Published online Mar 21, 2011. doi: 10.3748/wjg.v17.i11.1475
Revised: January 7, 2011
Accepted: January 14, 2011
Published online: March 21, 2011
AIM: To determine the incidence and factors responsible for anastomotic leaks and stricture following anterior resection (AR) and its subsequent management.
METHODS: Retrospective analysis of data from 108 patients with rectal carcinoma who underwent AR or low anterior resection (LAR) to identify the various preoperative, operative, and post operative factors that might have influence on anastomotic leaks and strictures.
RESULTS: There were 68 males and 40 females with an average of 47 years (range 21-75 years). The median distance of the tumor from the anal verge was8 cm (range 3-15 cm). Sixty (55.6%) patients underwent handsewn anastomosis and 48 (44.4%) were stapled. The median operating time was 3.5 h (range 2.0-7.5 h). Sixteen (14.6%) patients had an anastomotic leak. Among these, 11 patients required re-exploration and five were managed expectantly. The anastomotic leak rate was similar in patients with and without diverting stoma (8/60, 13.4% with stoma and 8/48; 16.7% without stoma). In 15 (13.9%) patients, resection margins were positive for malignancy. Ninteen (17.6%) patients developed anastomotic strictures at a median duration of 8 mo (range 3-20 mo). Among these, 15 patients were successfully managed with per-anal dilatation. On multivariate analysis, advance age (> 60 years) was the only risk factor for anastomotic leak (P = 0.004). On the other hand, anastomotic leak (P = 0.00), mucin positive tumor (P = 0.021), and lower rectal growth (P = 0.011) were found as risk factors for the development of an anastomotic stricture.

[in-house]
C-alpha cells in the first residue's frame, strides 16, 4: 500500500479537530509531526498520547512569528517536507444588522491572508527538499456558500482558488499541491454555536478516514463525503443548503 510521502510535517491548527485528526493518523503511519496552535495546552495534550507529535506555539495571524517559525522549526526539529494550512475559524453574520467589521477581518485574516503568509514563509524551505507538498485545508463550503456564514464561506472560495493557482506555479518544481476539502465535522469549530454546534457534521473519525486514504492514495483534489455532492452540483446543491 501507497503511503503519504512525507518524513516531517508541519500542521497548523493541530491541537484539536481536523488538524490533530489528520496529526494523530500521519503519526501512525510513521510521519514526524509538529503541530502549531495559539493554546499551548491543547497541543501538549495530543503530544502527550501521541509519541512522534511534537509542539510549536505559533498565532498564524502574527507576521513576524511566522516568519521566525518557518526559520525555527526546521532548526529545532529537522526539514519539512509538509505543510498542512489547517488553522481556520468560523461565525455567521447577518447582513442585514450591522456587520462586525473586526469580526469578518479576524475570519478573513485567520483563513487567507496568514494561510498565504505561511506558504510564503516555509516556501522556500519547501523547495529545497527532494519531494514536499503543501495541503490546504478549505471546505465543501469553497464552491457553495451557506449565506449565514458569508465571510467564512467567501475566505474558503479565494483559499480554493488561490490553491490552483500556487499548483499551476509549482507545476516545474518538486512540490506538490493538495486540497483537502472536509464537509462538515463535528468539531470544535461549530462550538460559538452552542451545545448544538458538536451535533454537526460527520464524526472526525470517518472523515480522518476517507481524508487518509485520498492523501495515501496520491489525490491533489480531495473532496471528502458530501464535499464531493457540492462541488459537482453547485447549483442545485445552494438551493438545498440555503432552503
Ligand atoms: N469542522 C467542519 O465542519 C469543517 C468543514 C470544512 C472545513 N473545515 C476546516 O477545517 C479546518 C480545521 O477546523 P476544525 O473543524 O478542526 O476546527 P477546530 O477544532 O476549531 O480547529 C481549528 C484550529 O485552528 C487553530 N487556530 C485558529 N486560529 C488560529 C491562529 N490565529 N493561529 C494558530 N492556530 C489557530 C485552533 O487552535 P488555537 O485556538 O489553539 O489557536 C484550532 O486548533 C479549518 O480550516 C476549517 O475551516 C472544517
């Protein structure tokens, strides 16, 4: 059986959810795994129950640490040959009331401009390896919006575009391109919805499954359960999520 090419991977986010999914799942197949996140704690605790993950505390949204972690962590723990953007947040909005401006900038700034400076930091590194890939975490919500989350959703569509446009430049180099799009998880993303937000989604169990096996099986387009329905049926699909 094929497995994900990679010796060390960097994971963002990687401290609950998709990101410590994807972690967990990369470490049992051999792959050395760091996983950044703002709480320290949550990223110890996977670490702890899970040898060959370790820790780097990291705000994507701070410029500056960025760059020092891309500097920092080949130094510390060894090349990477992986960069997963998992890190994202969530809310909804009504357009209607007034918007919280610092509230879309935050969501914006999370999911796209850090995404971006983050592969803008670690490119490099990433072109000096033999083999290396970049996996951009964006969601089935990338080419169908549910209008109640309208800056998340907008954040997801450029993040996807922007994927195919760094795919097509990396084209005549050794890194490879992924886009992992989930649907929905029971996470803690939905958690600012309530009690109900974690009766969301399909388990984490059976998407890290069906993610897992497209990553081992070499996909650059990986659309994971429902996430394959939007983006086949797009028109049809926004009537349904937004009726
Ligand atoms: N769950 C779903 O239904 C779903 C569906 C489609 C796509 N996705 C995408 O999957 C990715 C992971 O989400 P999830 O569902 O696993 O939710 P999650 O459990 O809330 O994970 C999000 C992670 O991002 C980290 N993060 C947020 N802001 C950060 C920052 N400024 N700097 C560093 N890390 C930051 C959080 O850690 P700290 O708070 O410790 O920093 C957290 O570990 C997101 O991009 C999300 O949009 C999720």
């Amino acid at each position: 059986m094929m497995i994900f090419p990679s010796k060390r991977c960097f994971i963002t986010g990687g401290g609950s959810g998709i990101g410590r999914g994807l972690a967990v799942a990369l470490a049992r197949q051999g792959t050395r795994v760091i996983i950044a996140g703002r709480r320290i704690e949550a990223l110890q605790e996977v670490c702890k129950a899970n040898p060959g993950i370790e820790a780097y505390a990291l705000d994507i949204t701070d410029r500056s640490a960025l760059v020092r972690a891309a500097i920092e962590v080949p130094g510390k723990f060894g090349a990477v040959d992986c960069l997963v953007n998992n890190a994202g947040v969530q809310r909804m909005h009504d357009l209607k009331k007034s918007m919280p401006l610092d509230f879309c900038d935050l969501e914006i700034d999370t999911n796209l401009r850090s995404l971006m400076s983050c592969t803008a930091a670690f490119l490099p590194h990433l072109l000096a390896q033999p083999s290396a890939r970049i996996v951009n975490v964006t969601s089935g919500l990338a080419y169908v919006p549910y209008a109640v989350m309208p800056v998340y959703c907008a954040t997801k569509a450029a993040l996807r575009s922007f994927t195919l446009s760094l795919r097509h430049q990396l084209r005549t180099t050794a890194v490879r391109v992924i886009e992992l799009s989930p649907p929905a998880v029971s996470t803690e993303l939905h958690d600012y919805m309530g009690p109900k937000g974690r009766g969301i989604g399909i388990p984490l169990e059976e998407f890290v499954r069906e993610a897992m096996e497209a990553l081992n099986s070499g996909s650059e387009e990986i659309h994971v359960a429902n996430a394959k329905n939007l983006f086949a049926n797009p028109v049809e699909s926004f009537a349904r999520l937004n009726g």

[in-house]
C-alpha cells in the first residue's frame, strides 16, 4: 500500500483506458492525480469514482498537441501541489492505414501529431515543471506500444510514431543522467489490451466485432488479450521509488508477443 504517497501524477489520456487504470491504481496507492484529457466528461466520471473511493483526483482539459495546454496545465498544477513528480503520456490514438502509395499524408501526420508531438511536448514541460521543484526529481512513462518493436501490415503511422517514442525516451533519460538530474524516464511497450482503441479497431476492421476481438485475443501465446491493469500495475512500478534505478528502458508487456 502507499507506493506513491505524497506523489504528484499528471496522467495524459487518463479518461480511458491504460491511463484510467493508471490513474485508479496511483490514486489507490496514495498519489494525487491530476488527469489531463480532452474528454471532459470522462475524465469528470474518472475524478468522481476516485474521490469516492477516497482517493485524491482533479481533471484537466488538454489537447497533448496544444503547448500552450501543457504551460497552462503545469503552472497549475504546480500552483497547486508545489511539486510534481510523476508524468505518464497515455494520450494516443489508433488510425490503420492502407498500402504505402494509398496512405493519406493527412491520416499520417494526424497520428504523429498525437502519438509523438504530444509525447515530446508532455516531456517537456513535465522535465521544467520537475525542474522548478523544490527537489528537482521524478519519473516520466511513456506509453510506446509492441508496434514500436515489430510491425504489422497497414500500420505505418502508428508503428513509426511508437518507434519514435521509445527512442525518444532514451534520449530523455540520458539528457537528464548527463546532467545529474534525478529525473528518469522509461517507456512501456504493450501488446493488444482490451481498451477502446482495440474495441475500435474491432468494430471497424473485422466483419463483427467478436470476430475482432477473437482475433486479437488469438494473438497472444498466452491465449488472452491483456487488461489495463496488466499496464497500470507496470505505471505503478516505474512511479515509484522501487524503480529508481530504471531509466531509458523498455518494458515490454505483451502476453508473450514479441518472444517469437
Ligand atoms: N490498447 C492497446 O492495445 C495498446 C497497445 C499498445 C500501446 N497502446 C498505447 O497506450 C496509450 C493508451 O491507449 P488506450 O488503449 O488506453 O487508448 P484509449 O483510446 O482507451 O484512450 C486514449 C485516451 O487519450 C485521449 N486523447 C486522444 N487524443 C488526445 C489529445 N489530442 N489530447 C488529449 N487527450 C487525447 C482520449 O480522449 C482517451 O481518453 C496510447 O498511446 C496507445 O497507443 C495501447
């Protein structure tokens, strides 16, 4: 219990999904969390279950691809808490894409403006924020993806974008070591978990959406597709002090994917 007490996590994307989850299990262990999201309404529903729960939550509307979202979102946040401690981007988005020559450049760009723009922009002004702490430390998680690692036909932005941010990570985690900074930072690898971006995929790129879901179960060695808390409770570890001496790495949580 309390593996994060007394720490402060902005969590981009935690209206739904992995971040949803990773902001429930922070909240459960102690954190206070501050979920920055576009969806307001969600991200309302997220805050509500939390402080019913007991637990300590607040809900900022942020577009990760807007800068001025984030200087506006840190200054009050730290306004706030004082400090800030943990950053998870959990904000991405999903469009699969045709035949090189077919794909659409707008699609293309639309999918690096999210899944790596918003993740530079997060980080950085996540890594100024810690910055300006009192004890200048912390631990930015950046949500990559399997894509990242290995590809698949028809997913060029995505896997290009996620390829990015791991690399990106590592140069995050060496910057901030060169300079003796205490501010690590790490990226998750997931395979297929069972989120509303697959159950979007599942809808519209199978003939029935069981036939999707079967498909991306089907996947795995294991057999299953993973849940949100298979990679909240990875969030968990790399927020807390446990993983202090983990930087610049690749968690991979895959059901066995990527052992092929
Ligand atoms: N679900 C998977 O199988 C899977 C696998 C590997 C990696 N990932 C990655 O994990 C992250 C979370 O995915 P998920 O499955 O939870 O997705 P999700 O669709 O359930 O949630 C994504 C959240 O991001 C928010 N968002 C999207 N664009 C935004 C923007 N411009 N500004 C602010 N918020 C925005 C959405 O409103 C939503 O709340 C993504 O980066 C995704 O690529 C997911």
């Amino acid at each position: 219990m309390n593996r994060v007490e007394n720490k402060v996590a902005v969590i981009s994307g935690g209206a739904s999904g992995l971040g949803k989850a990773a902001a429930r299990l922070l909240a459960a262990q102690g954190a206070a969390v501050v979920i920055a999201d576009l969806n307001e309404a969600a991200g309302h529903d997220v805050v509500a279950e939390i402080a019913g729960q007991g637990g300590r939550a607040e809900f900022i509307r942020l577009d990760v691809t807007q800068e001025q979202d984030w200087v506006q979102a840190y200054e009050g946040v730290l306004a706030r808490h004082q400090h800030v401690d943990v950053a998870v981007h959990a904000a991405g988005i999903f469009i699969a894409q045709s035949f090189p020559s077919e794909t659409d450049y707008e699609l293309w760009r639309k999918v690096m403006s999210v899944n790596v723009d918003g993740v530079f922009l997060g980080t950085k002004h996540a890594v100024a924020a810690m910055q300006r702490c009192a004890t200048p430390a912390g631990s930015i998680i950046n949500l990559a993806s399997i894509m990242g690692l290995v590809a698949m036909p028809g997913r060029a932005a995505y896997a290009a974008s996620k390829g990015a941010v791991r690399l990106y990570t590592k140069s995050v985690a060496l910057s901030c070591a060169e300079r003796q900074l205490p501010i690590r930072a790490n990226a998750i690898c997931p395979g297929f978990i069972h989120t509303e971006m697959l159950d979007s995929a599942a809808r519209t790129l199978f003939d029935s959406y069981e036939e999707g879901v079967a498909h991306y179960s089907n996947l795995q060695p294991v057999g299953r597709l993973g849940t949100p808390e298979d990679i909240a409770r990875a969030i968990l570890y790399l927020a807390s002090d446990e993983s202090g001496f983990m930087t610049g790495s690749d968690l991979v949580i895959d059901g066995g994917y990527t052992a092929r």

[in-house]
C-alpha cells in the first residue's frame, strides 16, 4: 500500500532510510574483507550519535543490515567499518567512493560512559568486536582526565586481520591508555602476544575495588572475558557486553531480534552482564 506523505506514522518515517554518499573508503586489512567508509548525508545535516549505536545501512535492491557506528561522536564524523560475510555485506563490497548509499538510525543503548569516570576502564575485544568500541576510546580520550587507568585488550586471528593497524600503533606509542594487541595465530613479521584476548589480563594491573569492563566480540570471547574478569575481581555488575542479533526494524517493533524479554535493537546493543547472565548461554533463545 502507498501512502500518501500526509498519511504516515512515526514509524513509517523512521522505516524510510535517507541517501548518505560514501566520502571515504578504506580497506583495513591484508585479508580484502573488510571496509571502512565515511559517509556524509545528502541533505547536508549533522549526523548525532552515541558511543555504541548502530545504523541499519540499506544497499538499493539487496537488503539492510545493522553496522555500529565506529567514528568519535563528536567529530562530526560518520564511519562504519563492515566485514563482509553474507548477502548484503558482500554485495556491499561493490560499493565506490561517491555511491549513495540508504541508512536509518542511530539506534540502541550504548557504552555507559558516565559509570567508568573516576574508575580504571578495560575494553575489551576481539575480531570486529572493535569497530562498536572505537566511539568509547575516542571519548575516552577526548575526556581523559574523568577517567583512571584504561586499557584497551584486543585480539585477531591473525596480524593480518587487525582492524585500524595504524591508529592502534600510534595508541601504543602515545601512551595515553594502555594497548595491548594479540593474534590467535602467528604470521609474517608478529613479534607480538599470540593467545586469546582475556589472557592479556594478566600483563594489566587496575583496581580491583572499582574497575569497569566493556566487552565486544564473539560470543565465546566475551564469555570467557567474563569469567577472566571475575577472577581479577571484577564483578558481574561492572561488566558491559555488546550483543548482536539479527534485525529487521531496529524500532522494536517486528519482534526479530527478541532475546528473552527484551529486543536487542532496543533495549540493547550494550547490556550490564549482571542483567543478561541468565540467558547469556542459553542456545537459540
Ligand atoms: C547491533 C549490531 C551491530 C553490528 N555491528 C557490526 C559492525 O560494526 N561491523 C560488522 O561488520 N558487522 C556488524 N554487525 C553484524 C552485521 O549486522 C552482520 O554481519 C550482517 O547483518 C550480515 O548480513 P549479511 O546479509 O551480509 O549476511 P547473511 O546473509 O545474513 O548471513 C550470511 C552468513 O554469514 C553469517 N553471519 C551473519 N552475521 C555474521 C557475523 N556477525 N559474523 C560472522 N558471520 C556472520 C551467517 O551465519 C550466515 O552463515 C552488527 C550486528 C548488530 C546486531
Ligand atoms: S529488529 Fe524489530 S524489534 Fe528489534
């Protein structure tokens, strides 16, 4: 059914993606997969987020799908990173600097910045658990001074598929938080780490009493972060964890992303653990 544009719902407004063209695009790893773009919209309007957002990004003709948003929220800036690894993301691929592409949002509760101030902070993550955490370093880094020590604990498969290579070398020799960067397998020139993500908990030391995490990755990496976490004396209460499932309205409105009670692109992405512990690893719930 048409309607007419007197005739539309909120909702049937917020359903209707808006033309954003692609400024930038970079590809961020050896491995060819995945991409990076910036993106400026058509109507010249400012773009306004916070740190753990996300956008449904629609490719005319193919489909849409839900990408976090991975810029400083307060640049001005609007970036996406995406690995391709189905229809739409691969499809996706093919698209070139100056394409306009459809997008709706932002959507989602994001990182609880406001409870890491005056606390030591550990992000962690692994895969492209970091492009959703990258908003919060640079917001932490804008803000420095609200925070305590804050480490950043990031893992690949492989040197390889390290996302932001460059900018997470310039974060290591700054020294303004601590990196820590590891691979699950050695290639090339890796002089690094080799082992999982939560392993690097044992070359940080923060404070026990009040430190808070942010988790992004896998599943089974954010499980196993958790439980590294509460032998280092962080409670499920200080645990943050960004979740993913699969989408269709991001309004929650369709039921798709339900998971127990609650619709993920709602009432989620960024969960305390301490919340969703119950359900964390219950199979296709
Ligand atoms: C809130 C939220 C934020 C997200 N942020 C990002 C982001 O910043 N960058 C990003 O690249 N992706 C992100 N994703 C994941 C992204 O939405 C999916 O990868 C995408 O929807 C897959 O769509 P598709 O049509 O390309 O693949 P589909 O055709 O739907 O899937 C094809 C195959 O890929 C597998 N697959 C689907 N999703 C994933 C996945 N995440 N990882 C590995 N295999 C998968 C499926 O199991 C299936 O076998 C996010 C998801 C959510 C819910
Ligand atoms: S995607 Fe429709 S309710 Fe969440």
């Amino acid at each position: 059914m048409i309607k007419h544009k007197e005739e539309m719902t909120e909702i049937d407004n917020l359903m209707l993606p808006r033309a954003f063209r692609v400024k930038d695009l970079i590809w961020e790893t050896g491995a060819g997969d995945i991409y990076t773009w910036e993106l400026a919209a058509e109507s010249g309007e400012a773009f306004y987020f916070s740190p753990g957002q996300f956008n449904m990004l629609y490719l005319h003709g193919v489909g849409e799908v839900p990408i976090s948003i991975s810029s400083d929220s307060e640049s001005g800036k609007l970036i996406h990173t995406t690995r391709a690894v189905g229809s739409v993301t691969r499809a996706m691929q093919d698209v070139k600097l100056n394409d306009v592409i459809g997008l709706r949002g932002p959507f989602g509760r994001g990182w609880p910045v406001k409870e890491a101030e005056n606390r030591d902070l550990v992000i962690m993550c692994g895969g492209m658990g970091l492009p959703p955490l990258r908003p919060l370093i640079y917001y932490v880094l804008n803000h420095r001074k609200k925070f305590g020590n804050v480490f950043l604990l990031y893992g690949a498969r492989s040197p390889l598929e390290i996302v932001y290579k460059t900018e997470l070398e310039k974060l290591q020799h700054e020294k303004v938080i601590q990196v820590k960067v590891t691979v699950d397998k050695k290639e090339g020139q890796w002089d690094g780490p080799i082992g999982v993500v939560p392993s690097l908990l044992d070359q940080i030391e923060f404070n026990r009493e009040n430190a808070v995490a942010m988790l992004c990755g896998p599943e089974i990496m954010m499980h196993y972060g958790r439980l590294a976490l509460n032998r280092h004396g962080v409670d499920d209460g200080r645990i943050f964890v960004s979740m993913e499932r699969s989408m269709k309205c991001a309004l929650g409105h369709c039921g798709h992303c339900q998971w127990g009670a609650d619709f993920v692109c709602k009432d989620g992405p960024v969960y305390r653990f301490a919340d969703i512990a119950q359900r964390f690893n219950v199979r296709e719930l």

CONCLUSION: Advance age is a risk factor for an anastomotic leak. An anastomotic leak, a mucin-secreting tumor, and lower rectal growth predispose patients to develop anastomotic strictures.